WORLD

Nordic drama: Finnish movie-makers strike

REBECCA ADDELMAN September 24 2007
WORLD

Nordic drama: Finnish movie-makers strike

REBECCA ADDELMAN September 24 2007

Nordic drama: Finnish movie-makers strike

WORLD

REBECCA ADDELMAN

Aid Kaurismäki is the face of Finnish cinema. The winner of the Grand Prix du Jury at the Cannes Film Festival in 2002, he is a living legend in the Scandinavian country, which makes it all the stranger that last week he went into early retirement. After a government promise to raise film subsidies by US$1.6 million fell through, Kaurismäki, 50, and 22 other Finnish film producers put down their cameras and called a halt to all new cinematic production.

The threat of no new Finnish cinema hardly rallied the global film community; at Toronto’s International Film Festival, the wheeling and dealing carried on, and Hollywood’s record-breaking summer at the box office continued to make headlines. But in Finland, where domestic product makes up 24 per cent of all distributed films—up from four per cent a decade ago—the impact of a filmmakers’ strike could be significant.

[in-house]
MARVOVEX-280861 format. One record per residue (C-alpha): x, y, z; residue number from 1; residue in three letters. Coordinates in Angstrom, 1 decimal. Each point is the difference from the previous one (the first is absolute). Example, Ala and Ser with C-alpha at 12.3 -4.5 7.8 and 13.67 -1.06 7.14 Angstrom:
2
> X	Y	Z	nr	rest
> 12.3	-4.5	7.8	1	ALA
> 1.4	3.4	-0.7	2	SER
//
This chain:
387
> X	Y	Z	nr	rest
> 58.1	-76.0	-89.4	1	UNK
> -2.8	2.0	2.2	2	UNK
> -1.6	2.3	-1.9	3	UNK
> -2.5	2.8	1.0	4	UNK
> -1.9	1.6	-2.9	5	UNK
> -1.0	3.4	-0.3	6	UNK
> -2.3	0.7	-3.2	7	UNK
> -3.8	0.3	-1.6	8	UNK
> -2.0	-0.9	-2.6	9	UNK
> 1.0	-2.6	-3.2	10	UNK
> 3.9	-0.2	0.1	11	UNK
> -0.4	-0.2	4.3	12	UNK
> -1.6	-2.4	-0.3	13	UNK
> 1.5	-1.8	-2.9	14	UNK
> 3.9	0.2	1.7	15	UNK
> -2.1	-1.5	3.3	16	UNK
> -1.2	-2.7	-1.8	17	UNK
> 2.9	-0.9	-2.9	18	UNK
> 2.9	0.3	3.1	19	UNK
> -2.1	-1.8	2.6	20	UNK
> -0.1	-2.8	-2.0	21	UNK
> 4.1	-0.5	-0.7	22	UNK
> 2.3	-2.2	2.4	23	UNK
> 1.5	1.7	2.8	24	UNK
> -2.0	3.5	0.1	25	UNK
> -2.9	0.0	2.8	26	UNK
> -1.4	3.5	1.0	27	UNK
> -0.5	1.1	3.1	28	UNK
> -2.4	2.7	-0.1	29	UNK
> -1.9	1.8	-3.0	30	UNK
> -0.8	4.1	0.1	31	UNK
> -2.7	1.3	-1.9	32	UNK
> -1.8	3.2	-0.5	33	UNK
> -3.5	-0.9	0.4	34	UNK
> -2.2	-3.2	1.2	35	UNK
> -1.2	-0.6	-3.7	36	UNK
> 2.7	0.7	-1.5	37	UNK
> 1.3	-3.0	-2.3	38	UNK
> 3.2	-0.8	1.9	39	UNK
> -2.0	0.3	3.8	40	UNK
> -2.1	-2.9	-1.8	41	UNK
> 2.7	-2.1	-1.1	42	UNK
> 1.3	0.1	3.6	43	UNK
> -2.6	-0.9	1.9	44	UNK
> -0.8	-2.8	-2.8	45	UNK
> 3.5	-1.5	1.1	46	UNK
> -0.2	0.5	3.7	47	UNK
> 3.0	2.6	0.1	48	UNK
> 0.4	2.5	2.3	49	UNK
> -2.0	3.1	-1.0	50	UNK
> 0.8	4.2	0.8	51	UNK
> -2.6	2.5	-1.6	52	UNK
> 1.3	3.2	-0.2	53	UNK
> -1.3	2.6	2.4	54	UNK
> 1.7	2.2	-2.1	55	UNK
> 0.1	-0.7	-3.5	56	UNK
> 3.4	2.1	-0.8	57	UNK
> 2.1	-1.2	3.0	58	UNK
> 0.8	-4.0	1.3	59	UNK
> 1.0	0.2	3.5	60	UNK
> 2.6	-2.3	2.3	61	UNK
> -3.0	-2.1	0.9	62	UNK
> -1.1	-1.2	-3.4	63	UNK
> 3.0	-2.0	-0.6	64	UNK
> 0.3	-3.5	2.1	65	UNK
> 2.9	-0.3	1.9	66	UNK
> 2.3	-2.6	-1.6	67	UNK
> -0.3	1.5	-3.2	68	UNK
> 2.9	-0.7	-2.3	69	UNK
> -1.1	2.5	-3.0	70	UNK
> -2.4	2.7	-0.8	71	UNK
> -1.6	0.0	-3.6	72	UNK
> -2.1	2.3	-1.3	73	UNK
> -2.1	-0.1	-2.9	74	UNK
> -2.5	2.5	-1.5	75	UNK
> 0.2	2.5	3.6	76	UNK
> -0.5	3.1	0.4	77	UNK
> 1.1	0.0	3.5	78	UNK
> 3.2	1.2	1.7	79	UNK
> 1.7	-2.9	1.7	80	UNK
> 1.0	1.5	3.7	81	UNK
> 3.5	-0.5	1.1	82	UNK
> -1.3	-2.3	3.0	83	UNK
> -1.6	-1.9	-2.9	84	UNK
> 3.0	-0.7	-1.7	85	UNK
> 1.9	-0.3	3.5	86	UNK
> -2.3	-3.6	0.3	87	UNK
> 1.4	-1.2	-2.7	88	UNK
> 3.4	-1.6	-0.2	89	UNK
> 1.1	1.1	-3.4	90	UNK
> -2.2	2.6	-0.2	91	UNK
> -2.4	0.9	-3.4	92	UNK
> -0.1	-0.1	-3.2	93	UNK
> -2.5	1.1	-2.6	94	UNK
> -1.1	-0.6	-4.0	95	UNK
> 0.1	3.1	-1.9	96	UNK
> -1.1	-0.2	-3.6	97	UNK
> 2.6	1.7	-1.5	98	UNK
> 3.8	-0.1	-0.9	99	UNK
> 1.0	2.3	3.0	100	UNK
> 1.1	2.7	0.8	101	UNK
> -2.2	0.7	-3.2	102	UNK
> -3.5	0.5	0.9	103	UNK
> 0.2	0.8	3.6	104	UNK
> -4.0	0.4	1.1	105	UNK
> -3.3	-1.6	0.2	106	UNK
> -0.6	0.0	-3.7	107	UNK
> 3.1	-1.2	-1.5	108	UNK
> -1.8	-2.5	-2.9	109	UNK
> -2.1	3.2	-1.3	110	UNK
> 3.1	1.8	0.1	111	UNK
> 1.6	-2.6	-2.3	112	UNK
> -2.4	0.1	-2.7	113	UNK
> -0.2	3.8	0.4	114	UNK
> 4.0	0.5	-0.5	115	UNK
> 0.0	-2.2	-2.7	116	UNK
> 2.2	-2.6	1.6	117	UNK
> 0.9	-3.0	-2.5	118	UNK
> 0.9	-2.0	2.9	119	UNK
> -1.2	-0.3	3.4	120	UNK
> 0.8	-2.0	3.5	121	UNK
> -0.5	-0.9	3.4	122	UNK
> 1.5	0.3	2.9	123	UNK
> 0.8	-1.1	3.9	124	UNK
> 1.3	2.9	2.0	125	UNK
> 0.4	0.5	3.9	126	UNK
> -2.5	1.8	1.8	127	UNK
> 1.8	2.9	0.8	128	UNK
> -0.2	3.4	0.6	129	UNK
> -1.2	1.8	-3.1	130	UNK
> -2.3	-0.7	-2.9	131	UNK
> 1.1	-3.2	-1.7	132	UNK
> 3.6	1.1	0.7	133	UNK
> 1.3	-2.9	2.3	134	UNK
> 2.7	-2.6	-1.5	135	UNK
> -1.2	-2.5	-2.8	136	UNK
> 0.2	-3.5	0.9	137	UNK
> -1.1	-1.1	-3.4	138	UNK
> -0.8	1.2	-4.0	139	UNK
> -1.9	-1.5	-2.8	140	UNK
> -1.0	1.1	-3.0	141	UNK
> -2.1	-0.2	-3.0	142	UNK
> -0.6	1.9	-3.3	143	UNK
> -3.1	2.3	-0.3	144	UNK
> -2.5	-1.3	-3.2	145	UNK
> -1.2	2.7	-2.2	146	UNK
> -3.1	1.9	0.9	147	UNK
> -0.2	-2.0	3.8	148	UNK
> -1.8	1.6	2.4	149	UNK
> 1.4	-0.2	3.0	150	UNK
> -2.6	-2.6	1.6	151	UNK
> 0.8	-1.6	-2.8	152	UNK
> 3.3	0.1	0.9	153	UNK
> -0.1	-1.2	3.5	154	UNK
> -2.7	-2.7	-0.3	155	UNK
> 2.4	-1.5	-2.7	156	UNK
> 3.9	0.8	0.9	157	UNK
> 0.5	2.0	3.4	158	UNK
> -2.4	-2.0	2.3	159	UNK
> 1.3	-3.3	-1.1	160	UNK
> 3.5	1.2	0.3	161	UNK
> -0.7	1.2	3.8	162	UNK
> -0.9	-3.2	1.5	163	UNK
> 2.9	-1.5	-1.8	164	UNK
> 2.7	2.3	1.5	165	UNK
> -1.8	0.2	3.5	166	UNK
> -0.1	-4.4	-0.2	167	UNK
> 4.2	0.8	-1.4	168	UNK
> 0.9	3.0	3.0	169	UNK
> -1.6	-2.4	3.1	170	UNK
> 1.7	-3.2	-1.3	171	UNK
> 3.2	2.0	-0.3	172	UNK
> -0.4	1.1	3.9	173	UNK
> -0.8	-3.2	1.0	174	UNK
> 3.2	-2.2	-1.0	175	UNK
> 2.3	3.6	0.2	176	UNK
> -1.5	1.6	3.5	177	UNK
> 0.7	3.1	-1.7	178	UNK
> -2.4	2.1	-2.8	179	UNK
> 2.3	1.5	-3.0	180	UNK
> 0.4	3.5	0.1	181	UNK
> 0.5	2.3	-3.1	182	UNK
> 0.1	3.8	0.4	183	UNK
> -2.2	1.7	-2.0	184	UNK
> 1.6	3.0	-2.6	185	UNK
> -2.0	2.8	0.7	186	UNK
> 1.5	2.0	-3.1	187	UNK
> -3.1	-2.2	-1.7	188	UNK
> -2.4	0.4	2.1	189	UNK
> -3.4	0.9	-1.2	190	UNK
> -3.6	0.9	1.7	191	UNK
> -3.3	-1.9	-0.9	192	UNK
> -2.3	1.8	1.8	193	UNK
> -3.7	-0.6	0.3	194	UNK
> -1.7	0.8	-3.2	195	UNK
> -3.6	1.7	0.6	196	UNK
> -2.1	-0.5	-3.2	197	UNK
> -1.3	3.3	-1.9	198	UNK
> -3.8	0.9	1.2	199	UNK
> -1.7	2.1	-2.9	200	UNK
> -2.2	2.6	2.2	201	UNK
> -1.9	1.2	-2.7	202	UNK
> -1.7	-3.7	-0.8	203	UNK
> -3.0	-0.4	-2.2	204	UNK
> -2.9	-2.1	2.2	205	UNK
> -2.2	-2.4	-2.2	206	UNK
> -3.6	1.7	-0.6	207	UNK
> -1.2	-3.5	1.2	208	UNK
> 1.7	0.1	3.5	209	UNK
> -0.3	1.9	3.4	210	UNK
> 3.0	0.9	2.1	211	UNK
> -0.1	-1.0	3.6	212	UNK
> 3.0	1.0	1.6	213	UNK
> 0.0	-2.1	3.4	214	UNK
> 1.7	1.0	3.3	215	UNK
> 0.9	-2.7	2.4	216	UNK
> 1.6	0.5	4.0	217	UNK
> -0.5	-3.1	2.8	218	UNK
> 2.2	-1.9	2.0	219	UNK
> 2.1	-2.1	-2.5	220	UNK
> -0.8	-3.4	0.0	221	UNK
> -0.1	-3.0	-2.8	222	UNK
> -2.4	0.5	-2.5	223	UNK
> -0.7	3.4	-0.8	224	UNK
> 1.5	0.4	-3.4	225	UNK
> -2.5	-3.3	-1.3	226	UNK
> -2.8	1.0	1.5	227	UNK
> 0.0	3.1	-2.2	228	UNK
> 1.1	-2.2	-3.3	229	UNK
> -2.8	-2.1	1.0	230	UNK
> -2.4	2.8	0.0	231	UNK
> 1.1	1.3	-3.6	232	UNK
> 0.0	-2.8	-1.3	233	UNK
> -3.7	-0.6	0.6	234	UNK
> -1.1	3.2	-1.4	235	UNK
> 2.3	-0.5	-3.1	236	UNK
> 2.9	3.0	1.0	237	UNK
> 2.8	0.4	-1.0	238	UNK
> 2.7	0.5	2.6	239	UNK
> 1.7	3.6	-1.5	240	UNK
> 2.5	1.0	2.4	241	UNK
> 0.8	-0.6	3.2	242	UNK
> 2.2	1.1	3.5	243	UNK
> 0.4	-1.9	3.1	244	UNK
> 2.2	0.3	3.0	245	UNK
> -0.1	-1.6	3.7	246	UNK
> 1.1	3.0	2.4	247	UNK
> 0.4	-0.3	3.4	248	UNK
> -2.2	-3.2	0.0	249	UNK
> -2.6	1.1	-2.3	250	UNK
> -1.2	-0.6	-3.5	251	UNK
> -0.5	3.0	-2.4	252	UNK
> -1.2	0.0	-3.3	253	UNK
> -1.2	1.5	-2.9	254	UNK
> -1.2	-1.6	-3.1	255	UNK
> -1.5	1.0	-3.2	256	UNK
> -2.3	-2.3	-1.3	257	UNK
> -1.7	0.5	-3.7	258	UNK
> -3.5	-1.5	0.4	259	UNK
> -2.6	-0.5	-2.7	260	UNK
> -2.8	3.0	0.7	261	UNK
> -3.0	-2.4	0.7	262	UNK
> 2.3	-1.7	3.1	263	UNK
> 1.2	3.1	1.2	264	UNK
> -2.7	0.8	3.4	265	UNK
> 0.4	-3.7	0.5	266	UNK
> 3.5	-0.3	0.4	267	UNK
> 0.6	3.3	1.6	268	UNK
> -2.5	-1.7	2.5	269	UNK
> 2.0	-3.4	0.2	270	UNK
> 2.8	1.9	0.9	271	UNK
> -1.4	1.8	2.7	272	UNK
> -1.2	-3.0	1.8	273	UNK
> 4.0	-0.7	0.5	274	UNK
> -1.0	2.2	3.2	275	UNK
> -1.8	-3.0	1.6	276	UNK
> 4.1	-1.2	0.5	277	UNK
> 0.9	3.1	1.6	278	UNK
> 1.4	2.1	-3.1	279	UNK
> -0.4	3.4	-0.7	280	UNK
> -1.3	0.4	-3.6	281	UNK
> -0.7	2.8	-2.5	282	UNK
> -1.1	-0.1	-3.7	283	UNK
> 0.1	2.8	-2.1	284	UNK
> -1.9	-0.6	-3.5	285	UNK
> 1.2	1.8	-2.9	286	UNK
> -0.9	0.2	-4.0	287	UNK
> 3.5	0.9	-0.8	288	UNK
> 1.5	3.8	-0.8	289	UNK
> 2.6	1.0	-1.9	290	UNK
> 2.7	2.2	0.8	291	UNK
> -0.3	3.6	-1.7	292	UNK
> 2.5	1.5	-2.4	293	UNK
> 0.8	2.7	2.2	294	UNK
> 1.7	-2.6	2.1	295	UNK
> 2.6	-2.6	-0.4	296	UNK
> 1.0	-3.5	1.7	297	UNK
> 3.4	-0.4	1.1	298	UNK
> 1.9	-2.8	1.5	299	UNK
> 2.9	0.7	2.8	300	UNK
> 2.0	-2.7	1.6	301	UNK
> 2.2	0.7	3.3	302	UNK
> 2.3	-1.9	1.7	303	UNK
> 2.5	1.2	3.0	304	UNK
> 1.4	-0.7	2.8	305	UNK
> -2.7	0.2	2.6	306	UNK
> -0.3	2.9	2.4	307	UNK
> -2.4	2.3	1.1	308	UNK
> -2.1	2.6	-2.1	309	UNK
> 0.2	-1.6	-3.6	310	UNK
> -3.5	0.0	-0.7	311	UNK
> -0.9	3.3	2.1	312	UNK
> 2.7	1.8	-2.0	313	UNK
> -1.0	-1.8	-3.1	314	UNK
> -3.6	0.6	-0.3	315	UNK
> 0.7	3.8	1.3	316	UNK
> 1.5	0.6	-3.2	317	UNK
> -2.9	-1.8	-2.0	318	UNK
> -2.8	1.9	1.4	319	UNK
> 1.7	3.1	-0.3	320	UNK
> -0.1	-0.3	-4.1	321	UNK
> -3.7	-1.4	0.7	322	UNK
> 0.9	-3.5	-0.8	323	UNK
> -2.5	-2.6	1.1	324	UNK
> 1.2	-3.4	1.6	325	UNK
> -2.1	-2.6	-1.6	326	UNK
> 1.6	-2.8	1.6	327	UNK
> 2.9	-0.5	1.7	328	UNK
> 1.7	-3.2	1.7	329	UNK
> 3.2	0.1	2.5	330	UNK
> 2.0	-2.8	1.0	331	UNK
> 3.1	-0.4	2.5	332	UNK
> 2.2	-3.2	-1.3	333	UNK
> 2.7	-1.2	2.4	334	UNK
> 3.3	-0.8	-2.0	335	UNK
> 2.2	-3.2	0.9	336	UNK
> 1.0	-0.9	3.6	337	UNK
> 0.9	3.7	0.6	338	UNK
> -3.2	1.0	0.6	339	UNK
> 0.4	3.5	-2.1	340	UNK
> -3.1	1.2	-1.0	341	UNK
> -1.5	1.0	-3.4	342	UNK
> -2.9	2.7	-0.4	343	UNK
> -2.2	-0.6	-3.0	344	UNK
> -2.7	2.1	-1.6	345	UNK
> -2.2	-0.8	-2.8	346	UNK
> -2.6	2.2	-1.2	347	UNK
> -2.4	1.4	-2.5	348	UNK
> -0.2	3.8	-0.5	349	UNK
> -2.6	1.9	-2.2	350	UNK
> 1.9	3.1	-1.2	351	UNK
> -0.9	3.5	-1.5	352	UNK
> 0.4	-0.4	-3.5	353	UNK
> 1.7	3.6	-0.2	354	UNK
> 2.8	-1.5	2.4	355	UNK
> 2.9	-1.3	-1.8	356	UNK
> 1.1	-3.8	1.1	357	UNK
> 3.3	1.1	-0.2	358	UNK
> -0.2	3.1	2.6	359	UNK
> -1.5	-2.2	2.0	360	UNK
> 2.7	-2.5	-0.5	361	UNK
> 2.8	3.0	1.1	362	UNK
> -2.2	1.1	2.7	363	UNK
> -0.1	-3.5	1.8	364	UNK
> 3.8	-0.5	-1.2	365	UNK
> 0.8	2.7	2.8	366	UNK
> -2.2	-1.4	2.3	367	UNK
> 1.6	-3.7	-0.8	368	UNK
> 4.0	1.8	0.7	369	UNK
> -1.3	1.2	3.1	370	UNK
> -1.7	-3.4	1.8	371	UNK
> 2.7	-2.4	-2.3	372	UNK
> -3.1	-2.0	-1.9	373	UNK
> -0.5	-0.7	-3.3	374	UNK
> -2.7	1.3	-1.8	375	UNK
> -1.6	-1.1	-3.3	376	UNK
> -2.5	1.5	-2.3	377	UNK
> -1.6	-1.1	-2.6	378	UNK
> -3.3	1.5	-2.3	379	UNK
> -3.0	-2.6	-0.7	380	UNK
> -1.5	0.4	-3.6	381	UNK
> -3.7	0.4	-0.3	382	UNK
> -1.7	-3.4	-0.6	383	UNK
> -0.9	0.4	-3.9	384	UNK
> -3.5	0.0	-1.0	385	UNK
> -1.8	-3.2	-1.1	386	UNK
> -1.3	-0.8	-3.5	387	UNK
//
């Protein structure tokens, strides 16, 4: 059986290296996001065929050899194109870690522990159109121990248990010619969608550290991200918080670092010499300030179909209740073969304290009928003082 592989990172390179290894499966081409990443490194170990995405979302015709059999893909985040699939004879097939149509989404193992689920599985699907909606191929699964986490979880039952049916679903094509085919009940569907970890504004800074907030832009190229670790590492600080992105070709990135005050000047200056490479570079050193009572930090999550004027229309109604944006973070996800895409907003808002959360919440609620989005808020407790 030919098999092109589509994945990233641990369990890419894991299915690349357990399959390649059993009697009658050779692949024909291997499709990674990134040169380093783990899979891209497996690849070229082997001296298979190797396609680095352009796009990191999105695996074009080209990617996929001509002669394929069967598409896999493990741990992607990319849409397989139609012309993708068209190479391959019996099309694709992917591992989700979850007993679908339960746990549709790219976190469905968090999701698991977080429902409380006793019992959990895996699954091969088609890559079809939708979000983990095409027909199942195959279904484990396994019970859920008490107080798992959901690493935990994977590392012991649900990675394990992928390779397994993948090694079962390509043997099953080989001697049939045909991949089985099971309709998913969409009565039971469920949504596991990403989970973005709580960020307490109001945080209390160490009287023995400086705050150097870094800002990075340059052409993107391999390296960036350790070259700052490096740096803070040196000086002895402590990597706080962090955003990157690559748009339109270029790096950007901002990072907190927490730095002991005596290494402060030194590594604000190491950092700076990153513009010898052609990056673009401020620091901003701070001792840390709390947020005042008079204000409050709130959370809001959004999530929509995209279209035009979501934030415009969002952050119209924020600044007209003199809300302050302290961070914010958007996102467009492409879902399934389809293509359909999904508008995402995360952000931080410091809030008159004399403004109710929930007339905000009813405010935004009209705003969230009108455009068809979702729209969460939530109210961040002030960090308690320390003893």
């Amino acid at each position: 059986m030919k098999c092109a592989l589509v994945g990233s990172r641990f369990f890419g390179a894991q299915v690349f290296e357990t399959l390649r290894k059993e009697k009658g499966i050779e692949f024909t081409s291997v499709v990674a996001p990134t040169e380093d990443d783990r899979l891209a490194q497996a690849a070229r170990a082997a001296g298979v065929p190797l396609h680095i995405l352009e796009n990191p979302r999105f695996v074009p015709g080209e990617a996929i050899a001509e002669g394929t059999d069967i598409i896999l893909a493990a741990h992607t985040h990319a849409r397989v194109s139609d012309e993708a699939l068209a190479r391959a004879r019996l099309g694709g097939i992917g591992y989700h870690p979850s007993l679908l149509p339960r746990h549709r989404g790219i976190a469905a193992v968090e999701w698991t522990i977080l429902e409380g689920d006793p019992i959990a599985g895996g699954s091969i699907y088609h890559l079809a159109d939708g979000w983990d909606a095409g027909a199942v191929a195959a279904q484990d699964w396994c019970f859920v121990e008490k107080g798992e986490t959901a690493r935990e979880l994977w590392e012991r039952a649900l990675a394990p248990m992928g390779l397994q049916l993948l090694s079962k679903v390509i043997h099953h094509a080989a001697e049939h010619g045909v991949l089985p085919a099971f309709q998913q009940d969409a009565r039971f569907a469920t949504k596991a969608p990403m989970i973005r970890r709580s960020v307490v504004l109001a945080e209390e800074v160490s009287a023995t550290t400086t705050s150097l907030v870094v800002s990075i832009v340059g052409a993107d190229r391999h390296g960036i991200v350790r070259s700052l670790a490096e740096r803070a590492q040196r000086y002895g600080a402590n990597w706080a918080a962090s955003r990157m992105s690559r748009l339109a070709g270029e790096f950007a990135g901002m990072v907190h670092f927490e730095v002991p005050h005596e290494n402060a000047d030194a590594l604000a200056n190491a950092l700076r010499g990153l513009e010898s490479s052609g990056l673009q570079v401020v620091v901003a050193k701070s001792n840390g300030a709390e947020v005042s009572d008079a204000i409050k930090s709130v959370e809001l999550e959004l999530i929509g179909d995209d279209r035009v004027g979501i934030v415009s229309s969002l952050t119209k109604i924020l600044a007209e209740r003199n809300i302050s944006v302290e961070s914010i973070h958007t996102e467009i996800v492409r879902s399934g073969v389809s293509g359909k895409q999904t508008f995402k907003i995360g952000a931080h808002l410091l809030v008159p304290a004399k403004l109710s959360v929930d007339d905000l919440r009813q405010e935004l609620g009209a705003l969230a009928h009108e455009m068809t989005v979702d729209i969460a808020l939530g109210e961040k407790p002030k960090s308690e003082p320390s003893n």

There are about 200 movie theatres in Finland, located mainly in rural areas, and their survival hinges largely on homegrown films. “Due to weak funding of the Finnish film industry, some 50 small towns and communities are constantly on the verge of losing their cinemas,” said Tero Koistinen, the executive director of the Finnish Cinema Exhibitors’ Association. “A strike is an extreme solution,” says Raija Nurmio, executive director of the Finnish Film Distributors’ Association, “but with the long-lasting lack of funding, the producers’ frustration becomes very understandable.” Culture Minister Stefan Wallin thinks panic struck too soon. He said he still hopes to raise film subsidies by the promised US$1.6 million using revenue from the state lottery, but that first “all the needs of culture and art must be examined in a fair manner.” Meanwhile, striking producers can’t help but feel nervous. Kaurismäki’s 2006 picture Light in the Dusk sold 38,000 tickets domestically, compared to the 460,000 sold for Pirates of the Caribbean: At World’s End. With Finnish moviegoers ready to gobble up American movies, this strike could very well have a Hollywood ending. M